Friday, May 20, 2005

He Said: Quote of Interest

Since my attention span has slowly come back, I’ve been reading more. I’m now with Jose Saramago’s “Blindness” and came across this interesting and profound observation. I had to read it a couple of times before getting his point. Also, it is another example of how great things are said in the course of fiction, as it is with this novel.

“The moral conscience that so many thoughtless people have offended against, and many more have rejected, is something that exists and has always existed, it was not an invention of the philosophers of the Quaternary, when the soul was little more than a muddled proposition. With the passing of time, as well as the social evolution and genetic exchange, we ended up putting our conscience in the colour of blood and in the salt of tears, and, as if that were not enough, we made our eyes into a kind of mirror turned inwards, with the result that they often show without reserve what we are verbally trying to deny. Add to this general observation, the particular circumstance that in simple spirits, the remorse caused by committing some evil act often becomes confused with ancestral fears of every kind, and the result will be that the punishment of the prevaricator ends up being, without mercy or pity, twice what he deserved. In this case it is, therefore, impossible to unravel what proportion of fear and what proportion of the afflicted conscience began to harass the thief the moment he started the engine of the car and drove off.”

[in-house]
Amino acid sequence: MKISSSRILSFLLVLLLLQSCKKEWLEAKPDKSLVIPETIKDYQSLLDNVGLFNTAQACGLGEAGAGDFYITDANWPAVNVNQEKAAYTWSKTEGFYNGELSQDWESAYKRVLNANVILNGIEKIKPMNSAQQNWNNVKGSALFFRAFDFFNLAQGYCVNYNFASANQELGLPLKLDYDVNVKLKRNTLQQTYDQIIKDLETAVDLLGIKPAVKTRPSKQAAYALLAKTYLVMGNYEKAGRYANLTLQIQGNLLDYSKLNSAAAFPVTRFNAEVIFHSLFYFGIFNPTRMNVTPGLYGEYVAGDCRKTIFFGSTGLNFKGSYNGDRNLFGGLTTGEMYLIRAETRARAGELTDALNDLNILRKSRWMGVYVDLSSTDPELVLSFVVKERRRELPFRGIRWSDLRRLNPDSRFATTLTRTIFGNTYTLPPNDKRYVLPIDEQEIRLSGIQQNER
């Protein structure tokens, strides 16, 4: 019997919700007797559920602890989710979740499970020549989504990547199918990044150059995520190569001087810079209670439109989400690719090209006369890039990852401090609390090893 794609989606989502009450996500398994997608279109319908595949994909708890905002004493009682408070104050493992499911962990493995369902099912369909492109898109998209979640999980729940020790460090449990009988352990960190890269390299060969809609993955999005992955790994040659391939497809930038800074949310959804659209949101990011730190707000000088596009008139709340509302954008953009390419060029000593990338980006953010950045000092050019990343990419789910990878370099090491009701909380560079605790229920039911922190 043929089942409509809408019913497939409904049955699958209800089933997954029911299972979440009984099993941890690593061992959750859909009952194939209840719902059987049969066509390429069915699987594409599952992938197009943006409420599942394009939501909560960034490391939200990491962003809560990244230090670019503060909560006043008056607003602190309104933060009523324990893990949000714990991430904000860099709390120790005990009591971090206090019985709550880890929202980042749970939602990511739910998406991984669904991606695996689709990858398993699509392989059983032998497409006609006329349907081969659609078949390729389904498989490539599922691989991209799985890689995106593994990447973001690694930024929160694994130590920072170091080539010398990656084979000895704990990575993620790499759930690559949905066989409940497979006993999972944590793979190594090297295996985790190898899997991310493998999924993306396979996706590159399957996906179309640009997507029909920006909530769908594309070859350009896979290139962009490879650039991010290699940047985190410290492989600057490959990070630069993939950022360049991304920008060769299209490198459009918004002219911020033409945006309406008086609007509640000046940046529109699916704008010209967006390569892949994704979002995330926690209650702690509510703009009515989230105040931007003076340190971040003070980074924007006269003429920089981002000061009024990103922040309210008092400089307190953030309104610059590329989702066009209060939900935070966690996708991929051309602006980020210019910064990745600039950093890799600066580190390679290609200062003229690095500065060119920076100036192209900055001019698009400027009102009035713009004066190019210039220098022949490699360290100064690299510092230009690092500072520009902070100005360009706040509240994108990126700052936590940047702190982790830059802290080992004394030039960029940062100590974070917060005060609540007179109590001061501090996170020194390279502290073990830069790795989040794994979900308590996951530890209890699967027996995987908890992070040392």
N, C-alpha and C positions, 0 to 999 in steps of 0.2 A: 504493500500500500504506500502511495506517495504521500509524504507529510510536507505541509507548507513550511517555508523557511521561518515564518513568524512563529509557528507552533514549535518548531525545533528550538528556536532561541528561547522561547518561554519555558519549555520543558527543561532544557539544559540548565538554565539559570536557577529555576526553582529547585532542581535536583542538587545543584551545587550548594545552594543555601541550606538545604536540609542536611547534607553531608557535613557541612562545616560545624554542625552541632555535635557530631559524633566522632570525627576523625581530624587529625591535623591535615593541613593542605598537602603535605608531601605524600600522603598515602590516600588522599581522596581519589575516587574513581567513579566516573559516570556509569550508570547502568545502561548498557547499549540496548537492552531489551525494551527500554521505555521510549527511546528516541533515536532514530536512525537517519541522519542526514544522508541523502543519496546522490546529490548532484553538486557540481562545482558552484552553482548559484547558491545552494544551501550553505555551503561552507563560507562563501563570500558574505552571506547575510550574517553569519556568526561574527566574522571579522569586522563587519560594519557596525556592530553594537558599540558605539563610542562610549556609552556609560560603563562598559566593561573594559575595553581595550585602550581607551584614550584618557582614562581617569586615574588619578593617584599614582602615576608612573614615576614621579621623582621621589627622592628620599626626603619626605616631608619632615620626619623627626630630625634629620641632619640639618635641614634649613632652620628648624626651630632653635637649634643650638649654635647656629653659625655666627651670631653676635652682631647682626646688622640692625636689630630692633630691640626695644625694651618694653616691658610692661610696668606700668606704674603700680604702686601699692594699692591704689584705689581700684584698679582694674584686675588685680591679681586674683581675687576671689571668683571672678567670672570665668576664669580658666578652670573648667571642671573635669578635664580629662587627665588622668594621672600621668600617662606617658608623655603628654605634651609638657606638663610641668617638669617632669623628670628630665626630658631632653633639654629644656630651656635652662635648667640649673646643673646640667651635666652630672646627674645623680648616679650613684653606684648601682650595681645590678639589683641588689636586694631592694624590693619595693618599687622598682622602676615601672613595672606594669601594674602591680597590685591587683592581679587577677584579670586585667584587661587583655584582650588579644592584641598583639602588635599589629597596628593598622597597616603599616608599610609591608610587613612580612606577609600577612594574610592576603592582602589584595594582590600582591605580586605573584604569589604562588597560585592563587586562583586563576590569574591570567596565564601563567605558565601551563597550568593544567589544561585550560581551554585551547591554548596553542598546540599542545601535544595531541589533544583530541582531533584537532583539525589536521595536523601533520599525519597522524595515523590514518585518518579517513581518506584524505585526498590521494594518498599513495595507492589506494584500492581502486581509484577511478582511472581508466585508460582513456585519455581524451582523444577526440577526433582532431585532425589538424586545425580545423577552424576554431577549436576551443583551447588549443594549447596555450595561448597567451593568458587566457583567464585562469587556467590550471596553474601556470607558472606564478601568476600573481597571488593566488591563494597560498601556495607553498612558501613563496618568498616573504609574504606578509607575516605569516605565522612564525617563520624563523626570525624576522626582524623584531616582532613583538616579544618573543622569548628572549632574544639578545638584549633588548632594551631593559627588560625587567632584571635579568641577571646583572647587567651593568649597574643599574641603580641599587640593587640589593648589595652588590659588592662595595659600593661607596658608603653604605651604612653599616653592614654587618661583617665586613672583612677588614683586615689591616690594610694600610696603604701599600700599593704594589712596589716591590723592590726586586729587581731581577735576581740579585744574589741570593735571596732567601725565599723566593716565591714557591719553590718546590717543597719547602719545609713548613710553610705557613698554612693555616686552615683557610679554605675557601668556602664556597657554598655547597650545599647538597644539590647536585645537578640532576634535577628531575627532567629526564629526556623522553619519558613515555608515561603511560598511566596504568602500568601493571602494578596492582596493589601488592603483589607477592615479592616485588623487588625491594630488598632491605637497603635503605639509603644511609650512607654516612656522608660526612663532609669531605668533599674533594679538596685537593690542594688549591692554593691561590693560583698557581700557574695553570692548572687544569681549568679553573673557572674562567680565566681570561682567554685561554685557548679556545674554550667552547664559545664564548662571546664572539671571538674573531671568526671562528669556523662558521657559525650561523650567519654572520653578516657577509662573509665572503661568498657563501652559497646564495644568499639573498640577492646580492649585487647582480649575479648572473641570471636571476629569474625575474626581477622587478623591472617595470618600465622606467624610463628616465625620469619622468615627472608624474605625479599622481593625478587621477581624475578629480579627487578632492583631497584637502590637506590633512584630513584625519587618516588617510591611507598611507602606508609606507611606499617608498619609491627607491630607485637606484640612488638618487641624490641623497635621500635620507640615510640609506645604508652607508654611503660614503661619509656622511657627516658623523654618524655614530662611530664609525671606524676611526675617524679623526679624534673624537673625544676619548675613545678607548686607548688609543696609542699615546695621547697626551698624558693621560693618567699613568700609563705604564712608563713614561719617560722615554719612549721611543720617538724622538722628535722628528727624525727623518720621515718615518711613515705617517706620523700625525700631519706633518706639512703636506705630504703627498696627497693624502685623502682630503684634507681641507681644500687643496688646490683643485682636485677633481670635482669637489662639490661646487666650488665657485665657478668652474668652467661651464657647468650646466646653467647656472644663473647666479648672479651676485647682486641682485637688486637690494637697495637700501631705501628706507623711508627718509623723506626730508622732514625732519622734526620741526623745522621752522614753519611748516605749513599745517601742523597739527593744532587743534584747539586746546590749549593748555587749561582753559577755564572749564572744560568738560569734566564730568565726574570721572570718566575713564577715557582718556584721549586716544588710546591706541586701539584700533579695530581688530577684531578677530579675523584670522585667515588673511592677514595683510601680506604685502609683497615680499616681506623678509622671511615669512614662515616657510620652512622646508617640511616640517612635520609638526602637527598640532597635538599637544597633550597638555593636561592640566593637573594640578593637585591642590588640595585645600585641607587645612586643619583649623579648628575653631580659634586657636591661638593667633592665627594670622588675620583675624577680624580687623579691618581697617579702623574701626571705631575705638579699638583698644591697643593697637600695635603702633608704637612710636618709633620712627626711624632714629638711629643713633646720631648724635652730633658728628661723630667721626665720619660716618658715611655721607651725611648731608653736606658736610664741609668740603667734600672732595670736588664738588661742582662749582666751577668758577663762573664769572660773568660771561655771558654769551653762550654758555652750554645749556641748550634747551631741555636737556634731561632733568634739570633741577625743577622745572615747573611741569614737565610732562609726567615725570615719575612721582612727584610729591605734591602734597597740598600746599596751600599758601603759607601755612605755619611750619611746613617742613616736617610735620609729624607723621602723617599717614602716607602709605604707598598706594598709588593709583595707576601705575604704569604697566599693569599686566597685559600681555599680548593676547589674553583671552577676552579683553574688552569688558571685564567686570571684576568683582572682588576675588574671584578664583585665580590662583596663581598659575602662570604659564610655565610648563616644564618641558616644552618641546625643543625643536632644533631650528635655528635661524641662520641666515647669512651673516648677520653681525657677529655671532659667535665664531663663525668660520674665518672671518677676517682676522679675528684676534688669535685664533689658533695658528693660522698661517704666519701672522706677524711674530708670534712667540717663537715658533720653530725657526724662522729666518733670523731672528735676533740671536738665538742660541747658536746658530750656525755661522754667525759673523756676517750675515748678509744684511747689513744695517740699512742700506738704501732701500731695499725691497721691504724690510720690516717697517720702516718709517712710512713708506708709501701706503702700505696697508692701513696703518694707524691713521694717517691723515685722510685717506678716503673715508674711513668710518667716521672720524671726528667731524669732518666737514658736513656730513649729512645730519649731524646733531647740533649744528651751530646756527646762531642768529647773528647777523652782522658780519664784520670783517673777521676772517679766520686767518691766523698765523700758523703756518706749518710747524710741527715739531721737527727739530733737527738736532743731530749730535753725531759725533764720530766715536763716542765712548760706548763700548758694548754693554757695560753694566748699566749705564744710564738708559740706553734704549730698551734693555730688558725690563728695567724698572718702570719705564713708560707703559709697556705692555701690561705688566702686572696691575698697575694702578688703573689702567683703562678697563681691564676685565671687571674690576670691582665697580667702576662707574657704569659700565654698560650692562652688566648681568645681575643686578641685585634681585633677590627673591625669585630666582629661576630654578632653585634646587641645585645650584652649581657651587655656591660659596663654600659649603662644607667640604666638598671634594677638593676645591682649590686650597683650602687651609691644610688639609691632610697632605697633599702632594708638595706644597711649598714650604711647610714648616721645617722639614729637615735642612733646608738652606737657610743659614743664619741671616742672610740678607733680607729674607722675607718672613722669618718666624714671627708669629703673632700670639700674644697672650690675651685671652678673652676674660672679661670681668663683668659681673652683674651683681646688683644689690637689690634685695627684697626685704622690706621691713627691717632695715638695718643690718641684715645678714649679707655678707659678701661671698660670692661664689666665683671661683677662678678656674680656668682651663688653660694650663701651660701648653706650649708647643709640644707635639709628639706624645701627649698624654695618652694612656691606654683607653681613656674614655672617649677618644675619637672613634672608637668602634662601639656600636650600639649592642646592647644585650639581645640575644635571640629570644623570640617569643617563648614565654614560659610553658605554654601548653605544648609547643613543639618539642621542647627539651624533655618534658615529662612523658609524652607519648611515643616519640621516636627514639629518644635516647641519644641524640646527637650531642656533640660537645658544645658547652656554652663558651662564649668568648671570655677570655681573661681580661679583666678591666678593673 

Jose Saramago


Anonymous Anonymous said...

Is he talking about the disbelief in God and why people choose to do so; and that this denial is due to not wanting to believe there is consequence to their evil actions?

Was I close?

5/22/2005 3:55 PM  
Blogger fromclay said...

You make an interesting point between the denial of God and conscience. To answer your question, yes, I think you're close. (When a person publishes something serious, he or she tends to lose interpretive control, allowing the readers to see for themselves what's being said, unless of course something absurd is thrown in.) But my take includes this: the long denial of native conscience and the subsequent (if not reluctant) acceptance of it creates confusion in people to the point that we don't know how to deal with these feelings that prod us. Are they primitive fears or something amazingly real that helps to guide us and keeps us in check?

5/23/2005 9:01 AM  

Post a Comment

<< Home